John Chiang - former California State Treasurer
California businesses and the public sector need to invest in the lifelong education of workers to compete in a smarter (AI, machine learning), healthier (medical technology) and more connected world.
On Earth Day, I spoke at a grand opening of a new venture which ties LED to a solar based company involved with thermal detection, artificial intelligence and WiFi. Some of the equipment was used during the Napa wildfires. The owner of the solar company desperately tried to manufacture the equipment in California. Unfortunately, he was unable to find the skilled workforce he needed in Fresno so he is going to manufacture the product elsewhere.
Caitlin Vega - Legislative Director for the California Labor Federation
In this economy, jobs may be plentiful, but for many working families, it’s a daily struggle to make ends meet. Low wages, no security, no retirement, no set schedule-these are the jobs produced when workers have so little power and corporations have so much.
It doesn’t have to be this way. Less than a century ago, unions built the middle class. Working people stood together, on the strike line and at the negotiating table, and the Labor Movement set industry standards that raised wages for all workers.
As union density declined, wages steadily fell. Companies found new ways to increase profit, like calling workers “contractors” to avoid basic labor protections. Today we face unprecedented income inequality.
To rebuild our middle-class, we must focus on job quality, directing tax credits and public subsidies only to companies that offer fair wages, healthcare and retirement. Worker protection laws should be vigorously enforced, especially the Dynamex decision which raises wages, gives workers the right to organize, and levels the playing field for law-abiding businesses.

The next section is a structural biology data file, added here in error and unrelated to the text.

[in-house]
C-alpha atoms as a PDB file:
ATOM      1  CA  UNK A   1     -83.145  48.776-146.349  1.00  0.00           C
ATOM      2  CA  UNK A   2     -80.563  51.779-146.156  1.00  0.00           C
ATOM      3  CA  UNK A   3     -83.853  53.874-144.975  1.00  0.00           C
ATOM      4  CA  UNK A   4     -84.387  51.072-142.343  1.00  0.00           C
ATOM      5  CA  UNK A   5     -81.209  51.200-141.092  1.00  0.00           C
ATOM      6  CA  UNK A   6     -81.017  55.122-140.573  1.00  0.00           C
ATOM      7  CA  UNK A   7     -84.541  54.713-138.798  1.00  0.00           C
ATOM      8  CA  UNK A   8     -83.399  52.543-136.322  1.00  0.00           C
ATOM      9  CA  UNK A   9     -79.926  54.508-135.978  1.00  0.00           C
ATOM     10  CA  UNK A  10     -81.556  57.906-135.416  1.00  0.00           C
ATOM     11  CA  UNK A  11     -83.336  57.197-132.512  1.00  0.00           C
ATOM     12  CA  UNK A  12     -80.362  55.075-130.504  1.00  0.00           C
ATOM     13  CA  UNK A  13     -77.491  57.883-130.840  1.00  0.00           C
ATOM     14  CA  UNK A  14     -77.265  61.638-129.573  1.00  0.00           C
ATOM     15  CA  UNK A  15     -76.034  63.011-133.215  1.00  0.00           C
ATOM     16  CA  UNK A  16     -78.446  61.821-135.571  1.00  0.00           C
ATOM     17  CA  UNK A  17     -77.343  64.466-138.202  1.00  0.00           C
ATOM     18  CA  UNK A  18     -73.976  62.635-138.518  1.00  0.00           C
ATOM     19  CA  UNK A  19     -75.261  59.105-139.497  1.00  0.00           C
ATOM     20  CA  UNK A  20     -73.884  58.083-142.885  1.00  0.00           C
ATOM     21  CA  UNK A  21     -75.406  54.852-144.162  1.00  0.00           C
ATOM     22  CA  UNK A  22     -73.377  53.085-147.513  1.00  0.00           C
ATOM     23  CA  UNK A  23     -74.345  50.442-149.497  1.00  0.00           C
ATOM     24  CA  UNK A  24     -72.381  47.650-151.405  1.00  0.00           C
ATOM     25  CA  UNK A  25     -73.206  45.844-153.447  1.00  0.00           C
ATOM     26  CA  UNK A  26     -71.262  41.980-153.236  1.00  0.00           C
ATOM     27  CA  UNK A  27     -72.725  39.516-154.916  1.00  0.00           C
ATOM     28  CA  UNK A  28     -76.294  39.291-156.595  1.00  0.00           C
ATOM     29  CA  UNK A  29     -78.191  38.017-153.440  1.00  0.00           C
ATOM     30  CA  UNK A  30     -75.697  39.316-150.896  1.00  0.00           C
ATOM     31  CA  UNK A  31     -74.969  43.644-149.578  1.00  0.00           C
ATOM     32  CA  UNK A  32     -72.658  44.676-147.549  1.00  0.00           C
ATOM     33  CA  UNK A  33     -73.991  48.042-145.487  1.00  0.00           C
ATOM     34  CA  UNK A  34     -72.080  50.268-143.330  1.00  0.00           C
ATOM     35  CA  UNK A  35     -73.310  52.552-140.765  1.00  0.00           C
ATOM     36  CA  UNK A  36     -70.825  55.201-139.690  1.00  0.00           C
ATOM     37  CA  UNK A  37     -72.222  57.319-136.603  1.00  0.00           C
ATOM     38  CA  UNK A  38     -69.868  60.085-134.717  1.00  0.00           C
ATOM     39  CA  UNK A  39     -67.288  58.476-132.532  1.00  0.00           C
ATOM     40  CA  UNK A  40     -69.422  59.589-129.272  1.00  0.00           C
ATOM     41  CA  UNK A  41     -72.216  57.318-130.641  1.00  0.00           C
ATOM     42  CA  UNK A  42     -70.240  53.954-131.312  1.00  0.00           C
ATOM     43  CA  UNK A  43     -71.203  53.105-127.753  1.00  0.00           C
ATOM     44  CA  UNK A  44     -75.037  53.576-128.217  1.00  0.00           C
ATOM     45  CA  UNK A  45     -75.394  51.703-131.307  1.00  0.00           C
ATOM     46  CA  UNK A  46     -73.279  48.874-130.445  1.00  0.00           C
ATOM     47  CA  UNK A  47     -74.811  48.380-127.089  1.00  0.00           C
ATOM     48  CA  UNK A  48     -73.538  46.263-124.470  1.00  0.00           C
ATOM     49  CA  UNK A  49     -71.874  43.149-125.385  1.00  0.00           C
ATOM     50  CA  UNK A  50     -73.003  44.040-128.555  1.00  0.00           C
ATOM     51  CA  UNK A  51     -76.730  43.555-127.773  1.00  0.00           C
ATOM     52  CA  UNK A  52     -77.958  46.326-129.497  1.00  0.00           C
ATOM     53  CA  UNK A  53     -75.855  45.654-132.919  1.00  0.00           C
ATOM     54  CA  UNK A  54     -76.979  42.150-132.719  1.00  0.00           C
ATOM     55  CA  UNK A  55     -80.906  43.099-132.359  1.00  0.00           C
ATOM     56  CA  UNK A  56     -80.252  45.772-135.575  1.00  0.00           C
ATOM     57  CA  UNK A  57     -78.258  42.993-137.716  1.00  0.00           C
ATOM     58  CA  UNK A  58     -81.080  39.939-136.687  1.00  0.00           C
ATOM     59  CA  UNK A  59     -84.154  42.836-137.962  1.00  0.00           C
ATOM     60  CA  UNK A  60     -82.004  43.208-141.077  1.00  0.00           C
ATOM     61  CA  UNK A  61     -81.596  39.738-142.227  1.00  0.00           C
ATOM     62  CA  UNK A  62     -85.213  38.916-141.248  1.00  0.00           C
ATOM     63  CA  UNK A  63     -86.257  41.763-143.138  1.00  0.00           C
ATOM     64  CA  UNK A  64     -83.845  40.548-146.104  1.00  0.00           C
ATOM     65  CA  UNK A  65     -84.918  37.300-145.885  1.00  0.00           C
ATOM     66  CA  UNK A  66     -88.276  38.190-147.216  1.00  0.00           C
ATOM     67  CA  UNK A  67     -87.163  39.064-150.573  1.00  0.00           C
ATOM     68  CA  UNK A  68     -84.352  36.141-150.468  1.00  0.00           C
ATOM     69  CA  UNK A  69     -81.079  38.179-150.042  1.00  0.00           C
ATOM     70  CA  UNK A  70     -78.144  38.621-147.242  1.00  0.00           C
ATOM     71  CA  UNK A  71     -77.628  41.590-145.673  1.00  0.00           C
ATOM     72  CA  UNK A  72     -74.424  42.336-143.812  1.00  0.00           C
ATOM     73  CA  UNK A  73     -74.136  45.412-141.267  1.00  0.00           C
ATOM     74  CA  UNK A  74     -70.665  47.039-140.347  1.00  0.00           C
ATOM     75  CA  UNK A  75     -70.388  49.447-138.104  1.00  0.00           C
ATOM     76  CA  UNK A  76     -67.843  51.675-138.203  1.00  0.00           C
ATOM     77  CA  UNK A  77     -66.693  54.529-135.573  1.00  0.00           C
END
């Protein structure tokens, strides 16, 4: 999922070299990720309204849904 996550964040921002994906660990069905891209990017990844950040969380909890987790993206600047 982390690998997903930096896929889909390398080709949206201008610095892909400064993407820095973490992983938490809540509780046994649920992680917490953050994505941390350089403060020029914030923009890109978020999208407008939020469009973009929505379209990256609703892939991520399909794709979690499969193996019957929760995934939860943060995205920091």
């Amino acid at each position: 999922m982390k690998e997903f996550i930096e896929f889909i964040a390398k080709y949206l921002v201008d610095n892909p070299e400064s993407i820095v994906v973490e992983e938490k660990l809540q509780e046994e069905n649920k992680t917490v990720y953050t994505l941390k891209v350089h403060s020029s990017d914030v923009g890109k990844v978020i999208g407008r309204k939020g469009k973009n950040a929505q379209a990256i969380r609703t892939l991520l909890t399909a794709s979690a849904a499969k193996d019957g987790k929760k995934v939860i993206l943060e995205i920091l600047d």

The Marriott hotel strikers said it best: “One job should be enough.” We can build that future of work with strong labor laws, strong job quality standards, and strong unions.
Jennifer Barrera - Executive Vice President of the California Chamber of Commerce
The best way to create high-quality, high-paying jobs in California is improve the quality of our education system and job training, so that workers are prepared and trained with the skills that fit the employers’ needs, and keep costs low, including taxes and litigation, so that employers have resources to invest in innovation and their employees, enabling the creation of higher wage jobs.
Catherine Lew - Co-Founder and Principal Consultant for The Lew Edwards Group